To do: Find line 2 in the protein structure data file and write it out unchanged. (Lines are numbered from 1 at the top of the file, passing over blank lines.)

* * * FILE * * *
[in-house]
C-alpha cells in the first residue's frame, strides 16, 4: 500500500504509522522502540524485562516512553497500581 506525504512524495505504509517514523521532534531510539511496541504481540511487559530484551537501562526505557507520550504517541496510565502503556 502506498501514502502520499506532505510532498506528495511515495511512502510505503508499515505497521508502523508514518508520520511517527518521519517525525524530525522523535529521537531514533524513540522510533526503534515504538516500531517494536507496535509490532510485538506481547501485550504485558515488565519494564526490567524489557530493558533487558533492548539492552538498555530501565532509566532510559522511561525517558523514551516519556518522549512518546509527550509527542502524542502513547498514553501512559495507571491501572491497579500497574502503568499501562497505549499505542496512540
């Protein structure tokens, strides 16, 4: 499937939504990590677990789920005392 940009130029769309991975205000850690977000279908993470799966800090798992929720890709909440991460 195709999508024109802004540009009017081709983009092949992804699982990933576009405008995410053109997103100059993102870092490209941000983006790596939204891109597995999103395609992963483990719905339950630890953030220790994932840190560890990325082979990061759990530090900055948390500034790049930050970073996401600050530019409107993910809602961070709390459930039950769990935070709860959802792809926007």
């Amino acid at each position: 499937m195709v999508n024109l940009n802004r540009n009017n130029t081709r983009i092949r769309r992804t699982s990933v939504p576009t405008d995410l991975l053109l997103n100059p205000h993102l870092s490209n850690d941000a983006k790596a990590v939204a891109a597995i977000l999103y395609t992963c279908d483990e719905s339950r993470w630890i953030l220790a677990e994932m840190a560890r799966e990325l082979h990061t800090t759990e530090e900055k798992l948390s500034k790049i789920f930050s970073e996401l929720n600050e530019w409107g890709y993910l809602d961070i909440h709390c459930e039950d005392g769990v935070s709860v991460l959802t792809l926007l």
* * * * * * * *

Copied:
C-alpha cells in the first residue's frame, strides 16, 4: 500500500504509522522502540524485562516512553497500581 506525504512524495505504509517514523521532534531510539511496541504481540511487559530484551537501562526505557507520550504517541496510565502503556 502506498501514502502520499506532505510532498506528495511515495511512502510505503508499515505497521508502523508514518508520520511517527518521519517525525524530525522523535529521537531514533524513540522510533526503534515504538516500531517494536507496535509490532510485538506481547501485550504485558515488565519494564526490567524489557530493558533487558533492548539492552538498555530501565532509566532510559522511561525517558523514551516519556518522549512518546509527550509527542502524542502513547498514553501512559495507571491501572491497579500497574502503568499501562497505549499505542496512540